Strange Roux Album Review In Where Y’at Magazine

Strange Roux

Boogie Man

Total Riot Records

Strange Roux’s debut EP, Boogie Man, serves up a traditional brew of classic Southern rock, made exotic with a spicy seasoning of modern rock motifs. Lead singer Michelle Cunnigham’s bluesy vocals are more haunting than soothing, giving the songs a sharper tang than more rootsdriven Southern rock. What really sets Strange Roux apart, though, is their masterfully minimalist use of drum and bass. Tony Frickey (drums) and Eric Burgess (bass) give the songs their pulse, holding the beat at a brisk and continual cadence; stripped down, these two seem more fi tting for a pop-punk act than classic rock. Listen to the drumming during the refrain on the title track, and the bass and drum line on “Midnight Dancer” and you’ll hear it. It is this energetic pop simplicity that allows the complexity of the guitar work to shine. Jason Kareores and John Thompson have a bluesy sound that brings to mind Led Zeppelin– this is best exemplifi ed in the track “Yellow Moon Blues,” the album’s standout track alongside its eponymous opener. The album’s most fun tune is the rabid hard rocker “Gator Bite,” a fast and furious punk-meets-Southern rock rager.

Boogie Man gives a unique update to a classic rock sound. Rather than diluting its essence like many modern rock efforts, the album’s pop sensibilities accentuate the distinctiveness of its infl uencing style–even giving it a more danceable, indie-rock feel. A solidly conceived fi rst act from an exciting up-and-comer. –Greg Roques, Where Y’at Magazine

Strange Roux Interview In Where Y’at Magazine

Strange Roux

by Greg Roques, Where Y’at Magazine

The Roux is the base for many traditional Cajun dishes – a dark, boggy broth that defines the texture and boundaries of a recipe. It’s also a blank canvas, given image and intensity by its unique blend of seasonings. These extracts are often clouded to the eye by the thick, murky march of the sauce… but like a preying alligator lurking in a foggy swamp, the flavors are waiting to sink their teeth in.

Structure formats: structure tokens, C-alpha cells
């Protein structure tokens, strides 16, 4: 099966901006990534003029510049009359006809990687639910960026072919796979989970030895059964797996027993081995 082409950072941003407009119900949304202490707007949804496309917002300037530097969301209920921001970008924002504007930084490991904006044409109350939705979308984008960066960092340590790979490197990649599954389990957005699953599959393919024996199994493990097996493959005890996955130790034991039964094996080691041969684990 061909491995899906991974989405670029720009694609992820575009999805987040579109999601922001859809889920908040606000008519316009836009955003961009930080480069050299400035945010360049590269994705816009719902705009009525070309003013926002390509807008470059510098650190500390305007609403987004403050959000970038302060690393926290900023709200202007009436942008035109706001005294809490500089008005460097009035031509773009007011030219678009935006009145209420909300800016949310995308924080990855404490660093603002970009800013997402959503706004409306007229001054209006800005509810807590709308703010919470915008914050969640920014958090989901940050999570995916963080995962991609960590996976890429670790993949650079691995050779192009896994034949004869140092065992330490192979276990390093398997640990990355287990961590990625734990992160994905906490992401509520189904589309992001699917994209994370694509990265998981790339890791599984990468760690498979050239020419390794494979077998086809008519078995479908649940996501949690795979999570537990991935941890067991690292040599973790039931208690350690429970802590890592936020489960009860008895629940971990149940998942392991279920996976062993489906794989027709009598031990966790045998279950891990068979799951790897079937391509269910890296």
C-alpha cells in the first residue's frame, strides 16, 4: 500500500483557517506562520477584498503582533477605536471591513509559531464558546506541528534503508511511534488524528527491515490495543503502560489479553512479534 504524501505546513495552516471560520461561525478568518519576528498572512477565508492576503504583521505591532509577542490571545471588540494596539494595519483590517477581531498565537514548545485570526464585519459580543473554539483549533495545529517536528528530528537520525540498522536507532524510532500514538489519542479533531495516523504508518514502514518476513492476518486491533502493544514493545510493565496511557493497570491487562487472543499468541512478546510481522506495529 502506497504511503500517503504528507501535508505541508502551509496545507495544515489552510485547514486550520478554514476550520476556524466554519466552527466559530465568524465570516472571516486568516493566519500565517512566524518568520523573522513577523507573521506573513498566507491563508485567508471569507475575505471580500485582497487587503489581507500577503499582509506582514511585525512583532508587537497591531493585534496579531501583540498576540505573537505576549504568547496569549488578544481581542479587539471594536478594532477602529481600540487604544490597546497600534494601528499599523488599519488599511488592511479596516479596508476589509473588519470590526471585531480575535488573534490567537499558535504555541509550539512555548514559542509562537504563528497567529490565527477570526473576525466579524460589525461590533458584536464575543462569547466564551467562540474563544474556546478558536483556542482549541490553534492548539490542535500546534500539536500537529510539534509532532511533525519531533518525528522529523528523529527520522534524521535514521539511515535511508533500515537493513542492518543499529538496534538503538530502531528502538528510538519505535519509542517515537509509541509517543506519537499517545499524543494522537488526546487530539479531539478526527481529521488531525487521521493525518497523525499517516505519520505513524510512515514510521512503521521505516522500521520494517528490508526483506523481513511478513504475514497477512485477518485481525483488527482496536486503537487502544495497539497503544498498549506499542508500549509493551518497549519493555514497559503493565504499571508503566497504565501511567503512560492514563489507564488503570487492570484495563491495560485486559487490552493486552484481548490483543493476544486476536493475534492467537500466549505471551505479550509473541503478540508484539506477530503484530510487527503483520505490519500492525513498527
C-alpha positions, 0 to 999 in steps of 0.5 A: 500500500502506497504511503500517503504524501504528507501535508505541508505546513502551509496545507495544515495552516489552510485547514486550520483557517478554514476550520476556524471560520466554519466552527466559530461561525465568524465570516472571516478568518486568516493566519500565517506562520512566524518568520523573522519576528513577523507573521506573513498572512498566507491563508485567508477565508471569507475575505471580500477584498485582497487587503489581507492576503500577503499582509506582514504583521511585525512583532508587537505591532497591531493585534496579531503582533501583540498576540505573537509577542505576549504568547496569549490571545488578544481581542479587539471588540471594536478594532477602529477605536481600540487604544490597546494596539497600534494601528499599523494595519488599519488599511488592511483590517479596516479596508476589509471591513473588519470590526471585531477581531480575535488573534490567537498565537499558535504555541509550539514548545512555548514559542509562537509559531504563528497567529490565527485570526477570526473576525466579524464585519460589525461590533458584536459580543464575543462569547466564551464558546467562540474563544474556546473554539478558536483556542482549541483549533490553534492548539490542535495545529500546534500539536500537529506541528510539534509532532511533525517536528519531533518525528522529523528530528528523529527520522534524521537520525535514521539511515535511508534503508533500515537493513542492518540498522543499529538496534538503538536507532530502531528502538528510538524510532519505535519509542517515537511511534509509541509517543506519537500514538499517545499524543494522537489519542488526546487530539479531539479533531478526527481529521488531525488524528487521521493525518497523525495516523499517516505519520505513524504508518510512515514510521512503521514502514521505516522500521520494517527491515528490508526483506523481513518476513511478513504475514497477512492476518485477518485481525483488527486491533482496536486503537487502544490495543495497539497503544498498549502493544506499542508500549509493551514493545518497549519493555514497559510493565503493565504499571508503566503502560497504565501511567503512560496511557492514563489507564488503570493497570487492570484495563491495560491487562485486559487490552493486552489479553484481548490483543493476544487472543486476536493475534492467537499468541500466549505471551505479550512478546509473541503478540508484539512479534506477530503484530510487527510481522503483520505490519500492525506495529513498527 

Strange Roux’s swamp rock stew is brewed much like this: a spice rack of musical inspiration – dating from the ‘30s till today – seasoned in a soup of Southern blues. Where Y’at sat down with to discuss the evolution of the band, their upcoming album, and their insistence on only playing original music.

Strange Roux is:

Michelle Cunningham – Vocals

Jason Kareores – Guitar/Slide

Tony Frickey – Drums

Eric Burgess – Bass

John V. Thompson – Guitar

Where Y’at: You guys went through several changes this year. Tell me a bit about where you are now.

Kareores: The biggest change was bringing on Michelle as our new lead singer earlier this year. In the two years Strange Roux has been playing, we’ve only had male vocalists. She’s added a whole new personality and feel to our songs, especially the old ones.

Thompson: Michelle makes all the difference.

Many of our songs start off with a heavy guitar riff… the listener anticipates this heavy, masculine voice. A soulful, feminine voice comes as a surprise… it’s a pleasing contrast.

Kareores: When we auditioned for a new singer earlier this year, we weren’t looking for a female singer. We auditioned maybe eight people before Michelle showed up. She was the first woman, and we knew she was it.

WYAT: [Michelle] What is your vocal inspiration?

Cunningham: Amy Whinehouse has been a huge influence, that ‘50s soul sound. I’m also really into ‘20s and ‘30s Jazz, singers like Billie Holiday. I didn’t take up singing until after college; I got my start performing with New Orleans street musicians… I still do.

WYAT: Describe your song writing process.

Thompson: It usually starts off with one person – an idea. Someone will come up with a line or a riff, then everyone will experiment and build on it. That’s how all the songs end up being our songs – we all add our own flavor to it. It’s a layered process.

Burgess: We really try to focus on the dynamic of the group. For example, if Tony comes up with a beat, I need to think, how am I going to hold the rhythm? That’s where the layering happens. Also, being a roots rock band, it’s all about the guitar work.

Kareores: The lead switches between John (Thompson) and myself; we’ll alternate solos and rhythm. The important thing is to hold the beat of the song and not let any one element overpower the music. Yeah, we want to kick your ass a little with a heavy riff, but music is all about dancing – you need to keep a rhythm.